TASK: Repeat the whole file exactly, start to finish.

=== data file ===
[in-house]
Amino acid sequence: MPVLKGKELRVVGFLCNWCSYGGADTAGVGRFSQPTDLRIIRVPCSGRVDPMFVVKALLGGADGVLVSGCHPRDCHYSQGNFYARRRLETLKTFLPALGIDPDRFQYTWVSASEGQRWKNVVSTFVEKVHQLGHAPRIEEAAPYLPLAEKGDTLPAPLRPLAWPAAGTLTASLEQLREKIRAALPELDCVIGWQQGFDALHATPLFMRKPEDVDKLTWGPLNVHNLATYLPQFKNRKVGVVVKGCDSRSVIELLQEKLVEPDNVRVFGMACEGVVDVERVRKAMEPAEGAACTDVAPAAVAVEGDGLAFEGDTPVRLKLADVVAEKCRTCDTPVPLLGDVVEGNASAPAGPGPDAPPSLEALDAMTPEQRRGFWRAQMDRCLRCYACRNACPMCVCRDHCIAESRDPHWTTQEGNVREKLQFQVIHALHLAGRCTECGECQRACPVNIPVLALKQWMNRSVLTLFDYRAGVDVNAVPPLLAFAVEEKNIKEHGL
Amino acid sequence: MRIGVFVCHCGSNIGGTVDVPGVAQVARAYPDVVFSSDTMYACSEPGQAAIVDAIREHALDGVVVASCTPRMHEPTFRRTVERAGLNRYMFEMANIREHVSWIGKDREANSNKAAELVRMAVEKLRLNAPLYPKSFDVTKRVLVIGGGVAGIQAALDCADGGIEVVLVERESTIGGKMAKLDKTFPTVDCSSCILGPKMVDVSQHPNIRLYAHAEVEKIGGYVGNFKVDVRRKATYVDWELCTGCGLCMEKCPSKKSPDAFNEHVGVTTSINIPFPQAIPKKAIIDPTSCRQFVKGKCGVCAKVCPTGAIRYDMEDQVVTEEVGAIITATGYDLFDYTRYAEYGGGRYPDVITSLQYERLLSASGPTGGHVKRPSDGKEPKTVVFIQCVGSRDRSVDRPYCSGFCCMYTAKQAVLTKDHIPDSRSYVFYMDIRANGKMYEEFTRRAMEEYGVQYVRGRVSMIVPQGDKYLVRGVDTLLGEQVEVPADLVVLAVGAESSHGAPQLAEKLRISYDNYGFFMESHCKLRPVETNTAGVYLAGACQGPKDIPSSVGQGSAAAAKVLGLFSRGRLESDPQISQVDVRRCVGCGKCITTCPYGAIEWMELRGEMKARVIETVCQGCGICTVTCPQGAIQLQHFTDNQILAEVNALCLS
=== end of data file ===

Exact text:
[in-house]
Amino acid sequence: MPVLKGKELRVVGFLCNWCSYGGADTAGVGRFSQPTDLRIIRVPCSGRVDPMFVVKALLGGADGVLVSGCHPRDCHYSQGNFYARRRLETLKTFLPALGIDPDRFQYTWVSASEGQRWKNVVSTFVEKVHQLGHAPRIEEAAPYLPLAEKGDTLPAPLRPLAWPAAGTLTASLEQLREKIRAALPELDCVIGWQQGFDALHATPLFMRKPEDVDKLTWGPLNVHNLATYLPQFKNRKVGVVVKGCDSRSVIELLQEKLVEPDNVRVFGMACEGVVDVERVRKAMEPAEGAACTDVAPAAVAVEGDGLAFEGDTPVRLKLADVVAEKCRTCDTPVPLLGDVVEGNASAPAGPGPDAPPSLEALDAMTPEQRRGFWRAQMDRCLRCYACRNACPMCVCRDHCIAESRDPHWTTQEGNVREKLQFQVIHALHLAGRCTECGECQRACPVNIPVLALKQWMNRSVLTLFDYRAGVDVNAVPPLLAFAVEEKNIKEHGL
Amino acid sequence: MRIGVFVCHCGSNIGGTVDVPGVAQVARAYPDVVFSSDTMYACSEPGQAAIVDAIREHALDGVVVASCTPRMHEPTFRRTVERAGLNRYMFEMANIREHVSWIGKDREANSNKAAELVRMAVEKLRLNAPLYPKSFDVTKRVLVIGGGVAGIQAALDCADGGIEVVLVERESTIGGKMAKLDKTFPTVDCSSCILGPKMVDVSQHPNIRLYAHAEVEKIGGYVGNFKVDVRRKATYVDWELCTGCGLCMEKCPSKKSPDAFNEHVGVTTSINIPFPQAIPKKAIIDPTSCRQFVKGKCGVCAKVCPTGAIRYDMEDQVVTEEVGAIITATGYDLFDYTRYAEYGGGRYPDVITSLQYERLLSASGPTGGHVKRPSDGKEPKTVVFIQCVGSRDRSVDRPYCSGFCCMYTAKQAVLTKDHIPDSRSYVFYMDIRANGKMYEEFTRRAMEEYGVQYVRGRVSMIVPQGDKYLVRGVDTLLGEQVEVPADLVVLAVGAESSHGAPQLAEKLRISYDNYGFFMESHCKLRPVETNTAGVYLAGACQGPKDIPSSVGQGSAAAAKVLGLFSRGRLESDPQISQVDVRRCVGCGKCITTCPYGAIEWMELRGEMKARVIETVCQGCGICTVTCPQGAIQLQHFTDNQILAEVNALCLS